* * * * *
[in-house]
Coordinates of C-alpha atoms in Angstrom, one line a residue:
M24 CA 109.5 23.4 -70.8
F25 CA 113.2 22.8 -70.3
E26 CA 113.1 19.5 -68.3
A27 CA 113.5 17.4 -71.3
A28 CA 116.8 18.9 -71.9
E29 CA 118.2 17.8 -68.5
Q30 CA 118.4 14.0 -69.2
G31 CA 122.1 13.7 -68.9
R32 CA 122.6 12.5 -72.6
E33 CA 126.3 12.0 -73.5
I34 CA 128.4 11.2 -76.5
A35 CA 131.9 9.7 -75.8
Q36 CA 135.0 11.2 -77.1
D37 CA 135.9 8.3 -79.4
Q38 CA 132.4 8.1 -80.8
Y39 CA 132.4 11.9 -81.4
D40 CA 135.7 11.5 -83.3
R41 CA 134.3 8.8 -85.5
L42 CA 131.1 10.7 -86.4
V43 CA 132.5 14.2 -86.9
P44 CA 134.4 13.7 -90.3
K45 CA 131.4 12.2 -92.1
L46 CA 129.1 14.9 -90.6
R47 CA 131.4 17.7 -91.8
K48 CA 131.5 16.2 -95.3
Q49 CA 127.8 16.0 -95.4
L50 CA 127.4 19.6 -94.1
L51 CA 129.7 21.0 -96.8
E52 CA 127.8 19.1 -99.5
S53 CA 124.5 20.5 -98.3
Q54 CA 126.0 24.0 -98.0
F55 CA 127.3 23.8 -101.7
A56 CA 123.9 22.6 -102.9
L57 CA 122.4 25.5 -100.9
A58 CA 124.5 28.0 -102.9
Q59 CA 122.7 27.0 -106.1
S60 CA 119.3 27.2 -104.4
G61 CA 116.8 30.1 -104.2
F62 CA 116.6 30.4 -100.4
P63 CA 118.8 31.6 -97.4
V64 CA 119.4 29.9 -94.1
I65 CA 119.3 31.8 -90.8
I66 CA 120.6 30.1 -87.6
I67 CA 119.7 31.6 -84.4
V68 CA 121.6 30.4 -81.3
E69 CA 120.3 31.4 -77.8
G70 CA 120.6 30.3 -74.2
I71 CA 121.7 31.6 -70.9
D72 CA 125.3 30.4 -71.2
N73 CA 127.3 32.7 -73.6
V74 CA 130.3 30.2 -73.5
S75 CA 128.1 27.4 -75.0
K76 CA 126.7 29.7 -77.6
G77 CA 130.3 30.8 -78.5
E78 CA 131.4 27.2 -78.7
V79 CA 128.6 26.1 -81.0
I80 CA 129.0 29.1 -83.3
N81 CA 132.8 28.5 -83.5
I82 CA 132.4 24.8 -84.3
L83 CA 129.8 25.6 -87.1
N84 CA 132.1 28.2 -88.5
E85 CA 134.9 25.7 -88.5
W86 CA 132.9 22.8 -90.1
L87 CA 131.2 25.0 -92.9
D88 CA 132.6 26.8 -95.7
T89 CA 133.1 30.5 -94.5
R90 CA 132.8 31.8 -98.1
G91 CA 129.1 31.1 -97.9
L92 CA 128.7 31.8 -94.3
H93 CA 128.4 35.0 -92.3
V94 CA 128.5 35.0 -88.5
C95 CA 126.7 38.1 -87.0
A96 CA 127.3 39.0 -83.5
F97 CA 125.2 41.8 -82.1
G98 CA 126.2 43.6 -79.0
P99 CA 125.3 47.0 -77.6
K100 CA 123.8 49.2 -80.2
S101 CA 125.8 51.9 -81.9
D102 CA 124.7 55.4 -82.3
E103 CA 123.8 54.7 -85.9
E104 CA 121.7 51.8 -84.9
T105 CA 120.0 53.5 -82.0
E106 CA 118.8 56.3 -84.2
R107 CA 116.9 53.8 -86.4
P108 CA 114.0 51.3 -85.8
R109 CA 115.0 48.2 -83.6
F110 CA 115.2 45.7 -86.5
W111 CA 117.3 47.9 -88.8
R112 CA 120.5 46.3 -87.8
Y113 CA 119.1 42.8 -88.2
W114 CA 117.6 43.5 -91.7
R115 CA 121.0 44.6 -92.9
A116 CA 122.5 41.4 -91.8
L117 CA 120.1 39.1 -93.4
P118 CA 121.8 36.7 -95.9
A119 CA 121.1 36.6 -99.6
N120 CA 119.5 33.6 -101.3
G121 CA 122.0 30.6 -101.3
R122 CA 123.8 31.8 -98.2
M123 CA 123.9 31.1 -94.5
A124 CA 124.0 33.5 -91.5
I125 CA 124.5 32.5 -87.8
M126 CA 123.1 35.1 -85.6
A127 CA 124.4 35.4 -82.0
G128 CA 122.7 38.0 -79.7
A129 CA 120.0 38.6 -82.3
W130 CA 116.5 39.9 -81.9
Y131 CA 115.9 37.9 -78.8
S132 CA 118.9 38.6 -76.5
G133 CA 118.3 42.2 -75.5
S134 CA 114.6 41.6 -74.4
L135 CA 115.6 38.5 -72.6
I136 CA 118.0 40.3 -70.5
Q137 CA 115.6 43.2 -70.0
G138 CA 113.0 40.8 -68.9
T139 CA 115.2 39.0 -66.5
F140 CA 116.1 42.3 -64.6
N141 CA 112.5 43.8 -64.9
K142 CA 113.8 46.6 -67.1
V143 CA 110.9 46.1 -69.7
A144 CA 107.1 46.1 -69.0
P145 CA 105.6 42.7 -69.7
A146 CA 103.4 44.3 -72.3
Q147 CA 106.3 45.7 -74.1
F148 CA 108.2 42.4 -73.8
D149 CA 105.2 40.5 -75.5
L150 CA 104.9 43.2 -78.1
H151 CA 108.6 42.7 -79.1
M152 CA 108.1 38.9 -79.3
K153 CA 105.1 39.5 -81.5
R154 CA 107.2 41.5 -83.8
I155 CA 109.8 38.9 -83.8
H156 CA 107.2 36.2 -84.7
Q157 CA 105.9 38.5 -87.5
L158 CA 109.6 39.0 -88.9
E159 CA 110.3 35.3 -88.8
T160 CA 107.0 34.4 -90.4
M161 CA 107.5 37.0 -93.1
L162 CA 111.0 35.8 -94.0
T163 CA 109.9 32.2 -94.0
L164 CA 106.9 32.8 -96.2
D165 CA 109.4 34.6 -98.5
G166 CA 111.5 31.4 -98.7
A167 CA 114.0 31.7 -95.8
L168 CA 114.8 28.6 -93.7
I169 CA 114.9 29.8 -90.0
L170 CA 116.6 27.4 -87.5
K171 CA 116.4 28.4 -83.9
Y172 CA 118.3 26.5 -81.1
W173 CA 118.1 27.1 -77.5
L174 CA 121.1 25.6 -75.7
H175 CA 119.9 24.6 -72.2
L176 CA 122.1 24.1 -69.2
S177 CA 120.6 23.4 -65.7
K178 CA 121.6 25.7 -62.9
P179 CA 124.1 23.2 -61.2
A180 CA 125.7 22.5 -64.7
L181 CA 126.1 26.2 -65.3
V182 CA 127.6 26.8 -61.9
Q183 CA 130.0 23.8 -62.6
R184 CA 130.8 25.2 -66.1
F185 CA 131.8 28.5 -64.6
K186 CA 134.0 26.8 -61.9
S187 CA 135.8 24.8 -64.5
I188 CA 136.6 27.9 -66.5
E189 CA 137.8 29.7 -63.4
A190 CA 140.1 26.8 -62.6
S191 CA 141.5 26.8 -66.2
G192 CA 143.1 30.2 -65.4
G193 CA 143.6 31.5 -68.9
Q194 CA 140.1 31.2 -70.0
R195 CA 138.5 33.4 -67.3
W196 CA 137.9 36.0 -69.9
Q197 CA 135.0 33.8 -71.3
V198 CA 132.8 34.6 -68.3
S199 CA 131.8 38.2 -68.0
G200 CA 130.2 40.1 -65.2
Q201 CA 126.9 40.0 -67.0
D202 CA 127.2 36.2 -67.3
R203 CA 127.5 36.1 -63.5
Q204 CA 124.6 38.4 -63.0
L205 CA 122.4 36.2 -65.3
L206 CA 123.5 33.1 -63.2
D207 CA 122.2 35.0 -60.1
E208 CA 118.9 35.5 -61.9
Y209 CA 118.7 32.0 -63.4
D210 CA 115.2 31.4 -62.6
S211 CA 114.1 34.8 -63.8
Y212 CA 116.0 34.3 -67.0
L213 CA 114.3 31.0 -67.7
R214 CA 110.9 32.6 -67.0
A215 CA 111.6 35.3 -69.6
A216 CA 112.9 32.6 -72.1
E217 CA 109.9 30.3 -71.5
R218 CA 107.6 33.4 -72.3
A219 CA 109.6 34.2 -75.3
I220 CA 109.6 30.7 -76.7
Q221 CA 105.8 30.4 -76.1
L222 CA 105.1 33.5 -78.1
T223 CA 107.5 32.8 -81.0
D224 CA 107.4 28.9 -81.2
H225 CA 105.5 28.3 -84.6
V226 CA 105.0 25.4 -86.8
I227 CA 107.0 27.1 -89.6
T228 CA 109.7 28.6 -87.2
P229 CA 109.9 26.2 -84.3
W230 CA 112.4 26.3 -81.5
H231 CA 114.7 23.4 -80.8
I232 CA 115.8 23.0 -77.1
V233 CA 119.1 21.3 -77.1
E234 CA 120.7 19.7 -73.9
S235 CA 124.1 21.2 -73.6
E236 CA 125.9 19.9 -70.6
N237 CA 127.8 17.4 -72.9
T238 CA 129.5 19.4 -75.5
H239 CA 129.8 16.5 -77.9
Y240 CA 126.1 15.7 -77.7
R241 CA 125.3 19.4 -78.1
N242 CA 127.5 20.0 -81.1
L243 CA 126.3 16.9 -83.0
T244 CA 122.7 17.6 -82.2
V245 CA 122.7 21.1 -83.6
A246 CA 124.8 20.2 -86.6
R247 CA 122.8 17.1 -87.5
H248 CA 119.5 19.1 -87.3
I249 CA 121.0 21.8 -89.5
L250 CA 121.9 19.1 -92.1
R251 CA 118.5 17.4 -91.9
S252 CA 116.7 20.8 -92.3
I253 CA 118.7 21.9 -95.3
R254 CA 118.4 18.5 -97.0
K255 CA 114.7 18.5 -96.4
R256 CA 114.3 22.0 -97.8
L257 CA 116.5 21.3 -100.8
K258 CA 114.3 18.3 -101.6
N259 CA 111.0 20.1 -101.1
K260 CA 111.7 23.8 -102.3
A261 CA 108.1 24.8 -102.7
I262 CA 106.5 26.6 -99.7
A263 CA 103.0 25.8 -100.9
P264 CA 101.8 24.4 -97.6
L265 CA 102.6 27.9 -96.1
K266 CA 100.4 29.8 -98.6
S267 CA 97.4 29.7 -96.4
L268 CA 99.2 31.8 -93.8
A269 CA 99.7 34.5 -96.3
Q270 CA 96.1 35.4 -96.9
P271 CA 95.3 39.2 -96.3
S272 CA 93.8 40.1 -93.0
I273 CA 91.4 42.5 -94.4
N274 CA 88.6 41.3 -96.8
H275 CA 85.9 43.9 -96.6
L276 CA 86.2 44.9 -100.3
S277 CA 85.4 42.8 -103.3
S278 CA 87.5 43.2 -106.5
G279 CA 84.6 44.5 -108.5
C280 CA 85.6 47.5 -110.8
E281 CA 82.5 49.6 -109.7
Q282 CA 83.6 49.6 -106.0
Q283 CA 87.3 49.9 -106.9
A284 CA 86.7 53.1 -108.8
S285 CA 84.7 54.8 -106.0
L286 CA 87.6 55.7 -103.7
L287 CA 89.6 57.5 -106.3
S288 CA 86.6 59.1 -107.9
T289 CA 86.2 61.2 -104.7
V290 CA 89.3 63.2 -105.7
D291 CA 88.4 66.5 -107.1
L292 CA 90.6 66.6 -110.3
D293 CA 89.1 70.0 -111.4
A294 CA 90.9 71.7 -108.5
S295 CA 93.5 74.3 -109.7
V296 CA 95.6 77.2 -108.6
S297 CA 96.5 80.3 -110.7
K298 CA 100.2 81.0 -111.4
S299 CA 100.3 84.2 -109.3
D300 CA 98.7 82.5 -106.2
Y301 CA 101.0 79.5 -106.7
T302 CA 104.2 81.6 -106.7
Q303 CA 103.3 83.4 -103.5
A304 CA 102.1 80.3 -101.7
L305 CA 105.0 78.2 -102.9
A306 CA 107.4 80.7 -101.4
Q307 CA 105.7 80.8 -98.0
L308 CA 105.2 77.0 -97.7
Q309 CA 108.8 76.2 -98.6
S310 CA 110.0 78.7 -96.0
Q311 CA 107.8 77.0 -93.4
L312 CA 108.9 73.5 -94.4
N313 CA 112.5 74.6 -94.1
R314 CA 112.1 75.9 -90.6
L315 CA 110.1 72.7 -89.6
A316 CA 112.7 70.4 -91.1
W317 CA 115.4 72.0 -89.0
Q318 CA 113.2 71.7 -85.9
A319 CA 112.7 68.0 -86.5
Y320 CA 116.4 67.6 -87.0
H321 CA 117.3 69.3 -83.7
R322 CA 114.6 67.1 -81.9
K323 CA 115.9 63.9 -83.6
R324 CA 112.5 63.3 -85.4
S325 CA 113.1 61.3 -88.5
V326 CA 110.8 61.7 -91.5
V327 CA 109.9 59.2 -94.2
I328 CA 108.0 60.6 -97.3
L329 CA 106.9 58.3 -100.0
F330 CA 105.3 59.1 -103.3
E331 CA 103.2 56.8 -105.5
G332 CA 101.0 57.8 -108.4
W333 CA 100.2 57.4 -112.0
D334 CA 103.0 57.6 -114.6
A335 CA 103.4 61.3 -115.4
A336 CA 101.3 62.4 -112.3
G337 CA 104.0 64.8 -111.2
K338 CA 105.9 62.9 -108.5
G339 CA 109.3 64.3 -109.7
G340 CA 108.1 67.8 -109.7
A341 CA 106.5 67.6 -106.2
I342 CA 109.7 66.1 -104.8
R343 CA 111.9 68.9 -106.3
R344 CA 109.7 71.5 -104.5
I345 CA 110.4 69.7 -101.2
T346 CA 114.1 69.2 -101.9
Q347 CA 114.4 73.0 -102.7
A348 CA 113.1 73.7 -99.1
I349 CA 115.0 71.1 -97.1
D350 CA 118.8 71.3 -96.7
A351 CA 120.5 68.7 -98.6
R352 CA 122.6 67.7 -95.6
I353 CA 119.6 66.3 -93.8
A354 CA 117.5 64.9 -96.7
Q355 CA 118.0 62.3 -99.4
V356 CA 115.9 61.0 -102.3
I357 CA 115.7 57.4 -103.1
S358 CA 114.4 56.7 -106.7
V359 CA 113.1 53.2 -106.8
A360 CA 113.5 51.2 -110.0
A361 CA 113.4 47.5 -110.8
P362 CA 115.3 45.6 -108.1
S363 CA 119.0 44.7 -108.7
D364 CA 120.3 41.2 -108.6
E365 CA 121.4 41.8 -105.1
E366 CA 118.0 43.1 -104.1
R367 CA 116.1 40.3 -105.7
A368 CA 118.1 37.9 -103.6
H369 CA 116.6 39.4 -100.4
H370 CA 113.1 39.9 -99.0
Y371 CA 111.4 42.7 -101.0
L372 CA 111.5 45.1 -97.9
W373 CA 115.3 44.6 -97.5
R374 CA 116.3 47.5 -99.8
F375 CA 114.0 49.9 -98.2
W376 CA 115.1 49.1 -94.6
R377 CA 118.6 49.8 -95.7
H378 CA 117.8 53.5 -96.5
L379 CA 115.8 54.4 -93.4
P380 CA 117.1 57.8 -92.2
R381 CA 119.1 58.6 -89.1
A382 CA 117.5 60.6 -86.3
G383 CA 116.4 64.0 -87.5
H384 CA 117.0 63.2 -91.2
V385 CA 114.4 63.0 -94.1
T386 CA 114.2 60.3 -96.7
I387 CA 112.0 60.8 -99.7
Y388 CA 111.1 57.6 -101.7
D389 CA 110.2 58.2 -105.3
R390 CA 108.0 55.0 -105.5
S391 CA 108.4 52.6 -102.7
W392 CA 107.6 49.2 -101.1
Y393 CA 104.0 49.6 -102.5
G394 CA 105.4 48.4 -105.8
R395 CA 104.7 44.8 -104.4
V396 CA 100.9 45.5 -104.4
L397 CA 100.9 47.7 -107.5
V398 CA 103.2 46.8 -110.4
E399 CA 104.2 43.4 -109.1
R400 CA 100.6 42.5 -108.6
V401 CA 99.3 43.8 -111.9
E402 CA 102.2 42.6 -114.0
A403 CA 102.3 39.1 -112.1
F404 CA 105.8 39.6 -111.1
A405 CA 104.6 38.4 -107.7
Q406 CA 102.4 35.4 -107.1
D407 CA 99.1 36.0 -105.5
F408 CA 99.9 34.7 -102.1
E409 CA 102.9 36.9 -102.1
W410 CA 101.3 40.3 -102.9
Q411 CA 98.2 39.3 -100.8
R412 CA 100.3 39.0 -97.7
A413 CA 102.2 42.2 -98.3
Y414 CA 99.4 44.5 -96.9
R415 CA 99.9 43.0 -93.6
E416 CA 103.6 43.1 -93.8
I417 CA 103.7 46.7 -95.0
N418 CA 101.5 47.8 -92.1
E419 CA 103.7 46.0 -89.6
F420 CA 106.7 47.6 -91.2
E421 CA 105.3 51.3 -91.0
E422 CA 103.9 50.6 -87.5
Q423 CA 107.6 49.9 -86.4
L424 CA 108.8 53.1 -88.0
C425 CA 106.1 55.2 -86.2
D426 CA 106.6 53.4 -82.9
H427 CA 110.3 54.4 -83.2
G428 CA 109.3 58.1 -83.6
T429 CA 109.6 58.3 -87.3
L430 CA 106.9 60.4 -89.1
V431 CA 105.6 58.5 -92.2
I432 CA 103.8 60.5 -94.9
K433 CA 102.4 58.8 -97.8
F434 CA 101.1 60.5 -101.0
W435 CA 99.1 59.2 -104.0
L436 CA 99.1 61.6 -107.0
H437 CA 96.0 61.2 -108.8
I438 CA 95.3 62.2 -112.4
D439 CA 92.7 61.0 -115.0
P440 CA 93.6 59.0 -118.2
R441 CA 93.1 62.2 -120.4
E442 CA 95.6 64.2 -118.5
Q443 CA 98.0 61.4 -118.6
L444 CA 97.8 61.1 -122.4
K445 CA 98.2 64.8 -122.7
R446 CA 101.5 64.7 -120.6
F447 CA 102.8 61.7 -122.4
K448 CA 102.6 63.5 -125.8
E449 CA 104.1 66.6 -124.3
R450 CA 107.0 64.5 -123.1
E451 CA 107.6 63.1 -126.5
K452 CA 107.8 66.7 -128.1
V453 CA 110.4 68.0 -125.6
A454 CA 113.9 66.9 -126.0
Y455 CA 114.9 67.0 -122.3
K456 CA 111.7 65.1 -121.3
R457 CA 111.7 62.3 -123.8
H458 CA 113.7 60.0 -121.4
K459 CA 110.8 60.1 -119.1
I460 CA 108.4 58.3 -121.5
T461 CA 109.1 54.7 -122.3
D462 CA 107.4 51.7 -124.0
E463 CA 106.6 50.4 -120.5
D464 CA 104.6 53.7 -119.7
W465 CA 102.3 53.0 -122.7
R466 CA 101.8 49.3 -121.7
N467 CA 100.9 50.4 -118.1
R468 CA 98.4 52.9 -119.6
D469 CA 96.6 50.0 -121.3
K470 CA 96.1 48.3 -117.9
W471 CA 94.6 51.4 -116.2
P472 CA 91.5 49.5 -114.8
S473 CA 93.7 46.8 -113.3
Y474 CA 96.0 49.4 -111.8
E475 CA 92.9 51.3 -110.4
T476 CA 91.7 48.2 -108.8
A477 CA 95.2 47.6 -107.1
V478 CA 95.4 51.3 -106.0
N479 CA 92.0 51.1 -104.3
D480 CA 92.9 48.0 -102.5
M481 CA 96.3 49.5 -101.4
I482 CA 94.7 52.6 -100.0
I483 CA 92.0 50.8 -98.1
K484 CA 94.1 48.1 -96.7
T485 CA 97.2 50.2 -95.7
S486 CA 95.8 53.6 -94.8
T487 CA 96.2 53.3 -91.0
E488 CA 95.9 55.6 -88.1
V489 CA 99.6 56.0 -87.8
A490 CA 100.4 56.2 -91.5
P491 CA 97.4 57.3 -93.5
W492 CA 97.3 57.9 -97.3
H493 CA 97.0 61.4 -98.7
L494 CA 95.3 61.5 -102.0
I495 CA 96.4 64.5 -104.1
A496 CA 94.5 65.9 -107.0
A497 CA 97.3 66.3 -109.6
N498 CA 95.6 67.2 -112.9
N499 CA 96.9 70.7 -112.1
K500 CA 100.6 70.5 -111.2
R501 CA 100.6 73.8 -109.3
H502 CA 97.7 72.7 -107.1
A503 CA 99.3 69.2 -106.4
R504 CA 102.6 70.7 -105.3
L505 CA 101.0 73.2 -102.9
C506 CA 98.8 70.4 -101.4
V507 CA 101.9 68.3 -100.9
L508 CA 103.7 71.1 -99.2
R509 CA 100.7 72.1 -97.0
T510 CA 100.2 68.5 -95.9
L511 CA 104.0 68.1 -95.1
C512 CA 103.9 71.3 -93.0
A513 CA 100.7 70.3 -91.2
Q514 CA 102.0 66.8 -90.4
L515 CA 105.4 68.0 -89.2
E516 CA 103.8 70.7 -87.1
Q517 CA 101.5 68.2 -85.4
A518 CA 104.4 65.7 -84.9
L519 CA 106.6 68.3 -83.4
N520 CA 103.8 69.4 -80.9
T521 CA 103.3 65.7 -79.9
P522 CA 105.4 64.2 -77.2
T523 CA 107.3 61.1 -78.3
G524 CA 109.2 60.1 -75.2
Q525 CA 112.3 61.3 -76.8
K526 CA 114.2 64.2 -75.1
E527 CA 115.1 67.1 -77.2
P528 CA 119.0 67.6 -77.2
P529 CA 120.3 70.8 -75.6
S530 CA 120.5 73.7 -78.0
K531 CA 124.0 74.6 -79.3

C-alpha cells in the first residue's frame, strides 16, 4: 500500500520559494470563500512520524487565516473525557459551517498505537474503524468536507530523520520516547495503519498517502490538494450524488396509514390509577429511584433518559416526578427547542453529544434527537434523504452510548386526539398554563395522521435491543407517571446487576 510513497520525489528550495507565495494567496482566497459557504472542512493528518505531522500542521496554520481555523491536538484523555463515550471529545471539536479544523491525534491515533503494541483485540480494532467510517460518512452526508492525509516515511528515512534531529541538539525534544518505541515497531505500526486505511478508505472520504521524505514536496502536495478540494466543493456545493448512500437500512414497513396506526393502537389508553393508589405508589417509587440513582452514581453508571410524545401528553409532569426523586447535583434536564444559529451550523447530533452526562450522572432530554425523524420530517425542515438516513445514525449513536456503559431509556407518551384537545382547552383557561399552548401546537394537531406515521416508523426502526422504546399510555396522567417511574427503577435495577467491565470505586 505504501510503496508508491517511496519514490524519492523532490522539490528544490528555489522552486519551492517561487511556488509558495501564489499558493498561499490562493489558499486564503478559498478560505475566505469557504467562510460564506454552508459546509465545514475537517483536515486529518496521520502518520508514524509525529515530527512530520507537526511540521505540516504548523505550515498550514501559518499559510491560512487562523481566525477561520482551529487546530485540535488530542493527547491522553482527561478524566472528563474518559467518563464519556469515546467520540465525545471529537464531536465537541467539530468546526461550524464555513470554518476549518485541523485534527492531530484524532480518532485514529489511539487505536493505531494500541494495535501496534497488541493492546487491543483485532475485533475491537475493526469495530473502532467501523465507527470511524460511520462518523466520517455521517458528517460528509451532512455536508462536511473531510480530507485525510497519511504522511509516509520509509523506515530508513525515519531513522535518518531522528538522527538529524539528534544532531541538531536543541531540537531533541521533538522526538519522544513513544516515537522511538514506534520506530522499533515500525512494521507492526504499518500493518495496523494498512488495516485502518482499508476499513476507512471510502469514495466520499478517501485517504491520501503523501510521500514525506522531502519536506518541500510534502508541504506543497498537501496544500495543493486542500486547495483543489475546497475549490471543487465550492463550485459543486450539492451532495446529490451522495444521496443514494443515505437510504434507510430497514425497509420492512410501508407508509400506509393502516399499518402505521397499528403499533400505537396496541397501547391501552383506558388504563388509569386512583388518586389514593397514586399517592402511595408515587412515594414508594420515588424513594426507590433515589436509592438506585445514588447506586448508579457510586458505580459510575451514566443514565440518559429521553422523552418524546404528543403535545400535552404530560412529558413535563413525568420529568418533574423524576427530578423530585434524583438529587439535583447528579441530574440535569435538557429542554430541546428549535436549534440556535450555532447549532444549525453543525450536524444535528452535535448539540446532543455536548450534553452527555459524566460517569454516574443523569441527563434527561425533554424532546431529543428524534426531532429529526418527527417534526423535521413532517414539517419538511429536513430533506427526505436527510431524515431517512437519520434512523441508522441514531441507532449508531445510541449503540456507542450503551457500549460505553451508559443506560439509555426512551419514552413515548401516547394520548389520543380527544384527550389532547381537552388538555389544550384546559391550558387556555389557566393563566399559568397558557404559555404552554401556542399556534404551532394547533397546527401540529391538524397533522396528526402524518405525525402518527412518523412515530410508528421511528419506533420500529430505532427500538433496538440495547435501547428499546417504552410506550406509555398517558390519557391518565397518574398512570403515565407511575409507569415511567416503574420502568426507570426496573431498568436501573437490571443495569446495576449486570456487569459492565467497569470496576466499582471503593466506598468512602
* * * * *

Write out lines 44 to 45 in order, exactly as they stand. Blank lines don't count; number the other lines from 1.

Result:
I65 CA 119.3 31.8 -90.8
I66 CA 120.6 30.1 -87.6